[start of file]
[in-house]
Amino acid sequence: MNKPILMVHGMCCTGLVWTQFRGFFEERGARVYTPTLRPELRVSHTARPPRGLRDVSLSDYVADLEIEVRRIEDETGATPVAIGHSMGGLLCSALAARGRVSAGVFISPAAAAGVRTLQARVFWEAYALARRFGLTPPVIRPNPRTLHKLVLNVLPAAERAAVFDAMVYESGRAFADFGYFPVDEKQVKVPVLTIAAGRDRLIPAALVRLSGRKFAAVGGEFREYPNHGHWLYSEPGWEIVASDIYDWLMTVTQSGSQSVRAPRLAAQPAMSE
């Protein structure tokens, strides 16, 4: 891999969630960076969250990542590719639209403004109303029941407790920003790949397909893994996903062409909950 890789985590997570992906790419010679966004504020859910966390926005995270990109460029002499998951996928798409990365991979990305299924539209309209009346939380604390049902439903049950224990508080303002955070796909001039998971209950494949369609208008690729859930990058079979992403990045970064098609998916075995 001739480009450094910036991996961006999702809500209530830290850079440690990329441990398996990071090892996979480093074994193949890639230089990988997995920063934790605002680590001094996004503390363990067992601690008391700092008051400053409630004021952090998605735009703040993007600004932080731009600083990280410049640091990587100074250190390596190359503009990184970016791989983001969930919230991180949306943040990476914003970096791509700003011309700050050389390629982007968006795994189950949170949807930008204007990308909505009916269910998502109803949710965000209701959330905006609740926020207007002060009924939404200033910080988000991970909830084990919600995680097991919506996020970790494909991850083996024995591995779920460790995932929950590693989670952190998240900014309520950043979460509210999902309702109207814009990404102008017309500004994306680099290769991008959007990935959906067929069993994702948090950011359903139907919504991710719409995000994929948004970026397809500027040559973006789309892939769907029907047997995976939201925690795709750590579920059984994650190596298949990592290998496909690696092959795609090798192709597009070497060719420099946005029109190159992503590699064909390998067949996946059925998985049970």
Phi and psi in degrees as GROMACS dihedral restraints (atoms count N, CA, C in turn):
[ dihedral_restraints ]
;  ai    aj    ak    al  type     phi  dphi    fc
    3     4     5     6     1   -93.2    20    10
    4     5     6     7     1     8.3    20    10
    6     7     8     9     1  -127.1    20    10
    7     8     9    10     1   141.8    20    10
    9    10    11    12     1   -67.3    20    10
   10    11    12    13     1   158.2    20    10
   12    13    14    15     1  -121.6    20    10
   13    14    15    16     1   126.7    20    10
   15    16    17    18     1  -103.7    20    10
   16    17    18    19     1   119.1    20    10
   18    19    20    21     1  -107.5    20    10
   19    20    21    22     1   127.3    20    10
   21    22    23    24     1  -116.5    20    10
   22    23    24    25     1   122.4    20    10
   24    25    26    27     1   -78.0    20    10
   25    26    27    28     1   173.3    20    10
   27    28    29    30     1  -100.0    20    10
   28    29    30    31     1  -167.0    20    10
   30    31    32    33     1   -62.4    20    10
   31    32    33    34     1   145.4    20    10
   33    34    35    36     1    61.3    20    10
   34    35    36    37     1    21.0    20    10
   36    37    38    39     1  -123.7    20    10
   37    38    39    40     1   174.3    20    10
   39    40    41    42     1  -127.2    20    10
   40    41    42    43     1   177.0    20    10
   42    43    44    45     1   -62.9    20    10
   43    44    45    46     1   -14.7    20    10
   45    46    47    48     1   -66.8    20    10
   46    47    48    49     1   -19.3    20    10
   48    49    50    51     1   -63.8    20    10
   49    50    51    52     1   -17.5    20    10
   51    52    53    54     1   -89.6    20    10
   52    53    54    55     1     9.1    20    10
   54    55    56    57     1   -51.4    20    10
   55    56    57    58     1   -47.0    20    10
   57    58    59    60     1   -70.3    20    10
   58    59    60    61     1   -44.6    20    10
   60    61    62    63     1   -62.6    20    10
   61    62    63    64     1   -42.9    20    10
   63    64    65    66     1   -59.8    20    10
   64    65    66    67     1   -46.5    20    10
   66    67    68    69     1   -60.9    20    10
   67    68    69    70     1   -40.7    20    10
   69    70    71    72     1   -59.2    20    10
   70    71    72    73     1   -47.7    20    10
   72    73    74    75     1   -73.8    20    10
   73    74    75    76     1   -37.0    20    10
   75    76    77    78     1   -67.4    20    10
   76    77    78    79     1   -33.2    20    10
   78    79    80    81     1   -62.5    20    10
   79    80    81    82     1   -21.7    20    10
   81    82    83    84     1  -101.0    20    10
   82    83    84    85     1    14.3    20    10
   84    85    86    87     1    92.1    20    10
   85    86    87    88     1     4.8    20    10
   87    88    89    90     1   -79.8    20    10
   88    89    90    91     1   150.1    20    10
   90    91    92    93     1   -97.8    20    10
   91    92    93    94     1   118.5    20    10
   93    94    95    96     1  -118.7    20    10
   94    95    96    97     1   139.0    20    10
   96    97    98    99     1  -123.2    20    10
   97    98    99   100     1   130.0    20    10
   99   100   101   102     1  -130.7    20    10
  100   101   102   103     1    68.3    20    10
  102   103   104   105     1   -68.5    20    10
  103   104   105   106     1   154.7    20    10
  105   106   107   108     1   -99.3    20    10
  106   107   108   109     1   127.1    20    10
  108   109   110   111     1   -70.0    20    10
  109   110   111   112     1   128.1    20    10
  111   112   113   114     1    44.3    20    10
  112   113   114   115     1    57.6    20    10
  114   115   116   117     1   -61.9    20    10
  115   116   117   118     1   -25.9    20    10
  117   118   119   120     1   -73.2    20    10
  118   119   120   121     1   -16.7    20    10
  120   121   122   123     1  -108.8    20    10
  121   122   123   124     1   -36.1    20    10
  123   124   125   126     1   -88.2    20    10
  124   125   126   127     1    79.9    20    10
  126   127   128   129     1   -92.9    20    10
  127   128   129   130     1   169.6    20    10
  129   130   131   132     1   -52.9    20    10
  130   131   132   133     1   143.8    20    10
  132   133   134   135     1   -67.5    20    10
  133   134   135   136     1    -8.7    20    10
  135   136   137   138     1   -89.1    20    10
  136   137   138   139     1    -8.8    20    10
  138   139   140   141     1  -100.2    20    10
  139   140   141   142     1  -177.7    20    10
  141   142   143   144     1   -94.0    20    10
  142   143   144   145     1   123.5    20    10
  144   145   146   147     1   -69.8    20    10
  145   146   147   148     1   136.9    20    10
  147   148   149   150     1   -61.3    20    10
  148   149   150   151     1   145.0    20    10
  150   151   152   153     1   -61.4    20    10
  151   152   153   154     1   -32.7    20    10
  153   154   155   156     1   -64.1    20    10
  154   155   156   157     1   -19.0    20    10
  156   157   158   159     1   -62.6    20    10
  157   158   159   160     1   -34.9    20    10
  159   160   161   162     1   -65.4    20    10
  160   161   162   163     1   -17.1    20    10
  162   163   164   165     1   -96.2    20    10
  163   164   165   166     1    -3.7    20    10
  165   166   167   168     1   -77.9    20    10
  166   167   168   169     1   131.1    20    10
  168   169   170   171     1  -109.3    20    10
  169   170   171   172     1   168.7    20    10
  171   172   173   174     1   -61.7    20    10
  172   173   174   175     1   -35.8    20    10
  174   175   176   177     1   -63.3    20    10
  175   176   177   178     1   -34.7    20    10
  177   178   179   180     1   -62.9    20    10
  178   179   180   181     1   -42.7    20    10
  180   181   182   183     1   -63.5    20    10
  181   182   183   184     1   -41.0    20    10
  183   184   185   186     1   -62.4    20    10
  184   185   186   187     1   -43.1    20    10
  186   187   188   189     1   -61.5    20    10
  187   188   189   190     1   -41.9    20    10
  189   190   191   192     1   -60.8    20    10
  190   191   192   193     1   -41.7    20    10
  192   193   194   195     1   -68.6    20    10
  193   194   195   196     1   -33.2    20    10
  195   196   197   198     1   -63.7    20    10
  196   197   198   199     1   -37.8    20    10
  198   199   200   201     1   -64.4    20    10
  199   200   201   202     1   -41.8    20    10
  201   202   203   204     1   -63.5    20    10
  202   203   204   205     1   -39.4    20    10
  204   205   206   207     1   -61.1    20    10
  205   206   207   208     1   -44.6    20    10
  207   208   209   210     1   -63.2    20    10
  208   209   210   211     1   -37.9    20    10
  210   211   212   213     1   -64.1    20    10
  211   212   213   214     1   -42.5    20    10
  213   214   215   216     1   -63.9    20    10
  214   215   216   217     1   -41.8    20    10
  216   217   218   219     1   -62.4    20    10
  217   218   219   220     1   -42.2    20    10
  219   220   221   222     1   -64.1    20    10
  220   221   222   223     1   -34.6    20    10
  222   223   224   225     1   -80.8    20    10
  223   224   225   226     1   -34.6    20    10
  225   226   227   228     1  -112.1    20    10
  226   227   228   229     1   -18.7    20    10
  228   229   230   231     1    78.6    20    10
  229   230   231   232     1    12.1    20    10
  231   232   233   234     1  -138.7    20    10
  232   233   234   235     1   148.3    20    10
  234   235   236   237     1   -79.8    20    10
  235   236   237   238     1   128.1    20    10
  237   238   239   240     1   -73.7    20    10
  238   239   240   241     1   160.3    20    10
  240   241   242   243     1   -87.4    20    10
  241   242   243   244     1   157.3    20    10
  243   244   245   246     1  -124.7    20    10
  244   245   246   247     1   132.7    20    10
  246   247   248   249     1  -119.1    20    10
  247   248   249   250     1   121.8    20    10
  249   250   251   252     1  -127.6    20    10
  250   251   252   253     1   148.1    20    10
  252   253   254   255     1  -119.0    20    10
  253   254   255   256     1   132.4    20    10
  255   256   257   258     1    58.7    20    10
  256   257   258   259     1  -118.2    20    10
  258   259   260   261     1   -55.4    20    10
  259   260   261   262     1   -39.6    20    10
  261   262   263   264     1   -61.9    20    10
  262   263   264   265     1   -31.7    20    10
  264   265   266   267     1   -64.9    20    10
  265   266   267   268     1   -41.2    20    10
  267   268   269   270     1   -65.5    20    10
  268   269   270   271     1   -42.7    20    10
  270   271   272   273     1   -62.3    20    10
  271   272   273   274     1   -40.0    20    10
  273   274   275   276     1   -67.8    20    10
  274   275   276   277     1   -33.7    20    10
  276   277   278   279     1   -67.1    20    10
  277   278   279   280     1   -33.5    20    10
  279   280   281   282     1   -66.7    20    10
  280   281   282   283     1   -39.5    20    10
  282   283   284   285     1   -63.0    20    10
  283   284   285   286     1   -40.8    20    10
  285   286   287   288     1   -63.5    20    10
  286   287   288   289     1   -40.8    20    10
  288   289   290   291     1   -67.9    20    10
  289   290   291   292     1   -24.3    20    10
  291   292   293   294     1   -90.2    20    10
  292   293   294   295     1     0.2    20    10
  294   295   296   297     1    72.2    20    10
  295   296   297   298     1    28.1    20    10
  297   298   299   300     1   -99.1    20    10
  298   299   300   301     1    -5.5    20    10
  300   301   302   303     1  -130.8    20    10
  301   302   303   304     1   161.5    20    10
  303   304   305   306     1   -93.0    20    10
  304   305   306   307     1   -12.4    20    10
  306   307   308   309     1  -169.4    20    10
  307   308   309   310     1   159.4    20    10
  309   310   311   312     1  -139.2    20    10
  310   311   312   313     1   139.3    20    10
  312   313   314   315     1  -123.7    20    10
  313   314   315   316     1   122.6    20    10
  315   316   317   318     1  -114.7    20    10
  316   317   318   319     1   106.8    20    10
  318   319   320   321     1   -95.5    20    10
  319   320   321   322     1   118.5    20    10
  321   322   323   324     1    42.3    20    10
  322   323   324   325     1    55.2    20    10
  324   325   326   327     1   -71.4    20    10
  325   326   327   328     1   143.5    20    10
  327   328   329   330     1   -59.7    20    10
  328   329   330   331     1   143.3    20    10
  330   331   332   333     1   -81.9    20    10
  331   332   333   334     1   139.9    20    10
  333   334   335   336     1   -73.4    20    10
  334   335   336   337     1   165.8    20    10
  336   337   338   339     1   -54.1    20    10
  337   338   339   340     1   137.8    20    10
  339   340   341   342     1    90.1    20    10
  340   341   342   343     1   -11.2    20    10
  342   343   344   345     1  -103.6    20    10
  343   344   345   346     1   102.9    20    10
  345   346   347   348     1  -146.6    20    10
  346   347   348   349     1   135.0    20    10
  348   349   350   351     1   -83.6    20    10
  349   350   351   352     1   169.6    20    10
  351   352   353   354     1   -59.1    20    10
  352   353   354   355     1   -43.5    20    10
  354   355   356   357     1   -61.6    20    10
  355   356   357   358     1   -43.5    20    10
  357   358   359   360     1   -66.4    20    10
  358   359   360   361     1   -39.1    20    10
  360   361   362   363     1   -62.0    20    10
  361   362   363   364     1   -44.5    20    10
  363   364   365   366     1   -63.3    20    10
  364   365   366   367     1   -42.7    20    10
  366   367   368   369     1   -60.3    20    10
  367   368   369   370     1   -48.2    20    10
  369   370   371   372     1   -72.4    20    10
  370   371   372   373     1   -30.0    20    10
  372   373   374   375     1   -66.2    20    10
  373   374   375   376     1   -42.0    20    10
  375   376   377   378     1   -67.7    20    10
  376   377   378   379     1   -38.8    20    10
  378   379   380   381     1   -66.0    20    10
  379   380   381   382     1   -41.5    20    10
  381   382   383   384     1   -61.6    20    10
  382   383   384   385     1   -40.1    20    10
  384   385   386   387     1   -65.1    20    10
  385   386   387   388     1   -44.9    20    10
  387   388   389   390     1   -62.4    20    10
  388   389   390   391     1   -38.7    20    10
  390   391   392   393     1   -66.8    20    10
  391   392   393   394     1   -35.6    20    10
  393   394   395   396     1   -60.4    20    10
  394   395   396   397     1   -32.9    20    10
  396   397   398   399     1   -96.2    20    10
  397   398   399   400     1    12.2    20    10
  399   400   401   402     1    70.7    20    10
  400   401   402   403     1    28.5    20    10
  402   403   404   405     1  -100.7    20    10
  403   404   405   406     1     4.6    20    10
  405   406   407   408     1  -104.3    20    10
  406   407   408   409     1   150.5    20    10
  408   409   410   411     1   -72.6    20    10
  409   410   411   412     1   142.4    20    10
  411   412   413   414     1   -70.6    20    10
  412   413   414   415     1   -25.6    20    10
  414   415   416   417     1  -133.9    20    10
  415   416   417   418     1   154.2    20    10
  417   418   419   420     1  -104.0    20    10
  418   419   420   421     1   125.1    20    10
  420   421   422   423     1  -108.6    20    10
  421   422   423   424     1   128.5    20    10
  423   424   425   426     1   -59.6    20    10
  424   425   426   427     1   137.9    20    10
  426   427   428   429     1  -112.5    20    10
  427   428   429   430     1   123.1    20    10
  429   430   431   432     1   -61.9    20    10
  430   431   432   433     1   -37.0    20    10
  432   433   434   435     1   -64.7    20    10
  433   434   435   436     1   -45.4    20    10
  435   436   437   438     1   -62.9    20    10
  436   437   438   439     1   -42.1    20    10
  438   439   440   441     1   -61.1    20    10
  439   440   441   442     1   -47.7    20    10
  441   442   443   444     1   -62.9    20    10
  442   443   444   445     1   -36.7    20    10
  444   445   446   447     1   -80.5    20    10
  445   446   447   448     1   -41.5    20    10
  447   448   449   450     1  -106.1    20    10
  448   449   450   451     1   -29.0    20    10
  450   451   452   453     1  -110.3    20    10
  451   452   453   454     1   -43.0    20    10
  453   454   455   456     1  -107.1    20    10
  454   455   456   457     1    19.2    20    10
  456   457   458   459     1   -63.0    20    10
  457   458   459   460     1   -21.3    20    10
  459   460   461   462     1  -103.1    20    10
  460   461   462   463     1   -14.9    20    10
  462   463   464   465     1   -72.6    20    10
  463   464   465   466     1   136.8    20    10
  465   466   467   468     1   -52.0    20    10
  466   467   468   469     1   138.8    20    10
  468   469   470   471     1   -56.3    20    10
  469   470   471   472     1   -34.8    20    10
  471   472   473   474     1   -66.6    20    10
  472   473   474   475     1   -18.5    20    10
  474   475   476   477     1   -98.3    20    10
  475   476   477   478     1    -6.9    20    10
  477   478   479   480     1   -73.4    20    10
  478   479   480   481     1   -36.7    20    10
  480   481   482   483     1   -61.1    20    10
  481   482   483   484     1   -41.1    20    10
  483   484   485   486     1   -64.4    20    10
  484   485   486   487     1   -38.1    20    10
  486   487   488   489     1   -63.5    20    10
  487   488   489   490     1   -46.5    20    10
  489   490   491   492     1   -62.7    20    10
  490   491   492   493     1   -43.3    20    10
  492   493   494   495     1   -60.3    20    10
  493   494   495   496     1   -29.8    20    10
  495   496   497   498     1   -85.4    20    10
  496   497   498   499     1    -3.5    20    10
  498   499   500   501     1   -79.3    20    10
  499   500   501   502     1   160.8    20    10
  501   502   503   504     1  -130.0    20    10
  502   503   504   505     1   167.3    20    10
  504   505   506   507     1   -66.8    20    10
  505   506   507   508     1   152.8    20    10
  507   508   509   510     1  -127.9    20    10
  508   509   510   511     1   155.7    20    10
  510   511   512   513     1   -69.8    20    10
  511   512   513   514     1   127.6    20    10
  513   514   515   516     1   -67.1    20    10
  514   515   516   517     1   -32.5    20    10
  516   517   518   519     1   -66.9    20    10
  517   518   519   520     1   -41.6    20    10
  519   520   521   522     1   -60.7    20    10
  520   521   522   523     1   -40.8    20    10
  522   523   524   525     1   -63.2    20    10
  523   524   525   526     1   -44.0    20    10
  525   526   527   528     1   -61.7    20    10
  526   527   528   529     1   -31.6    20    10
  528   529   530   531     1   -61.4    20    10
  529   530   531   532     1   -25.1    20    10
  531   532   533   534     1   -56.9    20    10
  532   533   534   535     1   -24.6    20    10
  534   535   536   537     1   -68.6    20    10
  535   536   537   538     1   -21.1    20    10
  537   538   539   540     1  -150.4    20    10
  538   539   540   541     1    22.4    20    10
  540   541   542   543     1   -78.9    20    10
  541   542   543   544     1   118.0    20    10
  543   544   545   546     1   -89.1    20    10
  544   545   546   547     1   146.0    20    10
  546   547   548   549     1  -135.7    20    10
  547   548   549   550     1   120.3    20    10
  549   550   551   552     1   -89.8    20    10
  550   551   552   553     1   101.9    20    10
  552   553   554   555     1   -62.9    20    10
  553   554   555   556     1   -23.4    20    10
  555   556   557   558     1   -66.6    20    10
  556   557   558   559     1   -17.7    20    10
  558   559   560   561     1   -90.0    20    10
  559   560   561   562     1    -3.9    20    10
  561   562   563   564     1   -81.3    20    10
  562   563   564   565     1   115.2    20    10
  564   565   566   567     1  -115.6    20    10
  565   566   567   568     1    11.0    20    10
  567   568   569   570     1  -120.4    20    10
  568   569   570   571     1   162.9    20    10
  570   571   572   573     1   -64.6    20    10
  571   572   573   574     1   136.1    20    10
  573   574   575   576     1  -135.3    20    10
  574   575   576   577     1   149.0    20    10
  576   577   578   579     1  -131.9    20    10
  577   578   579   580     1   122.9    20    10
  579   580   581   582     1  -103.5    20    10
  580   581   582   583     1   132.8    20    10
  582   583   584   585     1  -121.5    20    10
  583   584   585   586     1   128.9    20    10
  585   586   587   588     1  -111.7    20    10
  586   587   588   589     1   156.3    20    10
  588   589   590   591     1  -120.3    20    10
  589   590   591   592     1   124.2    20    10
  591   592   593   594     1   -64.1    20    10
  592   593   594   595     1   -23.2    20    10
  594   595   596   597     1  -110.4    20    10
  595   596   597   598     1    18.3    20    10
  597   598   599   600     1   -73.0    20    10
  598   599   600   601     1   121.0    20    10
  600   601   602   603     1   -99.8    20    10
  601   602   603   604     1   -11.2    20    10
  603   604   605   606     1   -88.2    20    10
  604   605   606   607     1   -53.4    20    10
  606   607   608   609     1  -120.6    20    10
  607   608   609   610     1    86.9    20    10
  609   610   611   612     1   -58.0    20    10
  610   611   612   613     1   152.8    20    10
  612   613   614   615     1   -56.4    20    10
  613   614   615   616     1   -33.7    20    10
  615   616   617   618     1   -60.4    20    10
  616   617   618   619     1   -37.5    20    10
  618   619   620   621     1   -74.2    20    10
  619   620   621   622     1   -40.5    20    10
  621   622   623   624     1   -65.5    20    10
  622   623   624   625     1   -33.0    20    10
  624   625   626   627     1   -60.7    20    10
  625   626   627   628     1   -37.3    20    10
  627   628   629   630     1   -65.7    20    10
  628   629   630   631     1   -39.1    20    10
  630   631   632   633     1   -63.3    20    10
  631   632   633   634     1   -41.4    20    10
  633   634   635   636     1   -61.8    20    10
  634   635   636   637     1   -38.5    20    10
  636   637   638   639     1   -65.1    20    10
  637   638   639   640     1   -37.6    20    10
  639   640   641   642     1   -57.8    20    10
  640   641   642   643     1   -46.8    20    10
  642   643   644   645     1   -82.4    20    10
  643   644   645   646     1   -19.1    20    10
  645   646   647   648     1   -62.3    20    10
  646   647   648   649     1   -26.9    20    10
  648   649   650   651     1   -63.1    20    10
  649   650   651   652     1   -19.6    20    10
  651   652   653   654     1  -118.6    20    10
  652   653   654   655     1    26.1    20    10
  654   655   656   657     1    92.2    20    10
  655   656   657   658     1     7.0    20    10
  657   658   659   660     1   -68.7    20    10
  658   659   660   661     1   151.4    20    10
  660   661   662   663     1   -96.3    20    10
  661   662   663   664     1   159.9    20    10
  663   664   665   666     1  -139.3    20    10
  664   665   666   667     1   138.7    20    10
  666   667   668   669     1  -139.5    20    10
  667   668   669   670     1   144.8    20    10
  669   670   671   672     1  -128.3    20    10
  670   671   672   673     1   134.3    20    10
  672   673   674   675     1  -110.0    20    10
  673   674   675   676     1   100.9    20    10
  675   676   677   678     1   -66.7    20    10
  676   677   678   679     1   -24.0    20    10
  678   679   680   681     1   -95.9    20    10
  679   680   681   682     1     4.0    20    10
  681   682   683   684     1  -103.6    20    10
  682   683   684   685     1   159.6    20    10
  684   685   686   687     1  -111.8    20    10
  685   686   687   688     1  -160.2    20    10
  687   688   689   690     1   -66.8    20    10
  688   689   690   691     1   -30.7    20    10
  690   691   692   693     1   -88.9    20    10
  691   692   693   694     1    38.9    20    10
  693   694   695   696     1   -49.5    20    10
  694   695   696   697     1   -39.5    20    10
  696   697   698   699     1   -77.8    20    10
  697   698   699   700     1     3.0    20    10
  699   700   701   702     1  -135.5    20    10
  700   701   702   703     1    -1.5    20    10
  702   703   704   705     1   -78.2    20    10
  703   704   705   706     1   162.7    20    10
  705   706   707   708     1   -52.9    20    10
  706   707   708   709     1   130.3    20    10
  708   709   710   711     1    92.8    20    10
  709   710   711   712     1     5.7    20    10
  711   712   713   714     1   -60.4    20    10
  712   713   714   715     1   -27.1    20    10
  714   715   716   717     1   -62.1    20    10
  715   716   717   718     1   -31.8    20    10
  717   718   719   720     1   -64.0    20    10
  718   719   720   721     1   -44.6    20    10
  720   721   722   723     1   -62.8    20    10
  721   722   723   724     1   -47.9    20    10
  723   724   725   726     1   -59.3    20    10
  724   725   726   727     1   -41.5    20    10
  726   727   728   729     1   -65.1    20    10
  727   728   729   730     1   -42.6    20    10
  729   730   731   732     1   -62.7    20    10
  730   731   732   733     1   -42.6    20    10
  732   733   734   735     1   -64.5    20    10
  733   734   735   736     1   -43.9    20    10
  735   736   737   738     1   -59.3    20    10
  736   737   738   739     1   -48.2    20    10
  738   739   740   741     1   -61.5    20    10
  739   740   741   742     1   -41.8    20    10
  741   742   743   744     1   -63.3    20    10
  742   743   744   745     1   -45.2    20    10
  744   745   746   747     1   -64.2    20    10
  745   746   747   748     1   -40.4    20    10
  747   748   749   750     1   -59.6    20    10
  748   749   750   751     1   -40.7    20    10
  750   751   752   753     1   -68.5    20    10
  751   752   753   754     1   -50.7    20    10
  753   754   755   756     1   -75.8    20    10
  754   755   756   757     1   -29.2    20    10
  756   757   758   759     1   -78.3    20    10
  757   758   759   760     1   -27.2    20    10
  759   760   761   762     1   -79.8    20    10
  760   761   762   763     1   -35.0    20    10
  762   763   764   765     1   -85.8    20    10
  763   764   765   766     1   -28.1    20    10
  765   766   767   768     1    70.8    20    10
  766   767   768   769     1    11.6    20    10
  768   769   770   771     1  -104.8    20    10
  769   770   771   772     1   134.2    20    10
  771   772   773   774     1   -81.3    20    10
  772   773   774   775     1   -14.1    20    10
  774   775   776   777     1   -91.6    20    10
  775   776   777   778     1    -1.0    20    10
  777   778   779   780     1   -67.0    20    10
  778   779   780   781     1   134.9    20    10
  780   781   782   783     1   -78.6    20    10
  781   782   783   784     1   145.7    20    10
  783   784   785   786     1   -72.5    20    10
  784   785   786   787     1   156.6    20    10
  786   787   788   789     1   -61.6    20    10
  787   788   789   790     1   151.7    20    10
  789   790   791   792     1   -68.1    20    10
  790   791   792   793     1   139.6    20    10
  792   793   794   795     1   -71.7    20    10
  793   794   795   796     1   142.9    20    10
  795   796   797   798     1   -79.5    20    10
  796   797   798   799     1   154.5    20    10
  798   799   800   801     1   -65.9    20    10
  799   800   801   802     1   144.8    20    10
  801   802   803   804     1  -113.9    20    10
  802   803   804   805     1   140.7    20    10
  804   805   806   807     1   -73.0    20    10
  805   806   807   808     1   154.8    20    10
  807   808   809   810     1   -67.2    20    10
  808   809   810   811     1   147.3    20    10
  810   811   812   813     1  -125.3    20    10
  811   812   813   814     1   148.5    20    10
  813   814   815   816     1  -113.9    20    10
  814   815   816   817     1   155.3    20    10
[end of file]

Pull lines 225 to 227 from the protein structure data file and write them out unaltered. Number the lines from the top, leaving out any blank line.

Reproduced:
  330   331   332   333     1   -81.9    20    10
  331   332   333   334     1   139.9    20    10
  333   334   335   336     1   -73.4    20    10